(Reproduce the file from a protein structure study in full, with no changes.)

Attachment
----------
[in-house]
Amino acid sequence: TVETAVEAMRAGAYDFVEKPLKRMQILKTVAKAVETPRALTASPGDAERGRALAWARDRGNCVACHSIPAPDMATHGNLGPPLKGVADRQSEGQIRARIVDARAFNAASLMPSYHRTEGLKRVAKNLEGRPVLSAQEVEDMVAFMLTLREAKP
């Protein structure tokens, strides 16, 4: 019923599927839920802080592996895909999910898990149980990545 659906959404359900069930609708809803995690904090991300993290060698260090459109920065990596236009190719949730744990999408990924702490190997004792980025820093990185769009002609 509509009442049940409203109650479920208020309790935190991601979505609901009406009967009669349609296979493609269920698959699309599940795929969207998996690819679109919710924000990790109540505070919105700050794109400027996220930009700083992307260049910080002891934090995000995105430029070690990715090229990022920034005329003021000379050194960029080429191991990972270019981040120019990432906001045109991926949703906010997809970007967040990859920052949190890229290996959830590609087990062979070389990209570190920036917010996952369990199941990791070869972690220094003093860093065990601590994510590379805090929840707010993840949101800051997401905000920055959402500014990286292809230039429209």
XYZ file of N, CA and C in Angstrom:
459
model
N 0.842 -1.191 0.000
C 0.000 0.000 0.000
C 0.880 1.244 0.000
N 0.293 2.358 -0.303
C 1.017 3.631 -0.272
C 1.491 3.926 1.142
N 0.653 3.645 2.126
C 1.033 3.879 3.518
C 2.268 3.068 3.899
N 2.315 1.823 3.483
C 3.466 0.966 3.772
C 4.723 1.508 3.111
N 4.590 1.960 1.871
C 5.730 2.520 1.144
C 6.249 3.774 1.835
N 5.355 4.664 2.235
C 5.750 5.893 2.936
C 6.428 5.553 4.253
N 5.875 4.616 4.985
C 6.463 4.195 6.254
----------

[in-house]
Amino acid sequence: TVETAVEAMRAGAYDFVEKPLKRMQILKTVAKAVETPRALTASPGDAERGRALAWARDRGNCVACHSIPAPDMATHGNLGPPLKGVADRQSEGQIRARIVDARAFNAASLMPSYHRTEGLKRVAKNLEGRPVLSAQEVEDMVAFMLTLREAKP
């Protein structure tokens, strides 16, 4: 019923599927839920802080592996895909999910898990149980990545 659906959404359900069930609708809803995690904090991300993290060698260090459109920065990596236009190719949730744990999408990924702490190997004792980025820093990185769009002609 509509009442049940409203109650479920208020309790935190991601979505609901009406009967009669349609296979493609269920698959699309599940795929969207998996690819679109919710924000990790109540505070919105700050794109400027996220930009700083992307260049910080002891934090995000995105430029070690990715090229990022920034005329003021000379050194960029080429191991990972270019981040120019990432906001045109991926949703906010997809970007967040990859920052949190890229290996959830590609087990062979070389990209570190920036917010996952369990199941990791070869972690220094003093860093065990601590994510590379805090929840707010993840949101800051997401905000920055959402500014990286292809230039429209």
XYZ file of N, CA and C in Angstrom:
459
model
N 0.842 -1.191 0.000
C 0.000 0.000 0.000
C 0.880 1.244 0.000
N 0.293 2.358 -0.303
C 1.017 3.631 -0.272
C 1.491 3.926 1.142
N 0.653 3.645 2.126
C 1.033 3.879 3.518
C 2.268 3.068 3.899
N 2.315 1.823 3.483
C 3.466 0.966 3.772
C 4.723 1.508 3.111
N 4.590 1.960 1.871
C 5.730 2.520 1.144
C 6.249 3.774 1.835
N 5.355 4.664 2.235
C 5.750 5.893 2.936
C 6.428 5.553 4.253
N 5.875 4.616 4.985
C 6.463 4.195 6.254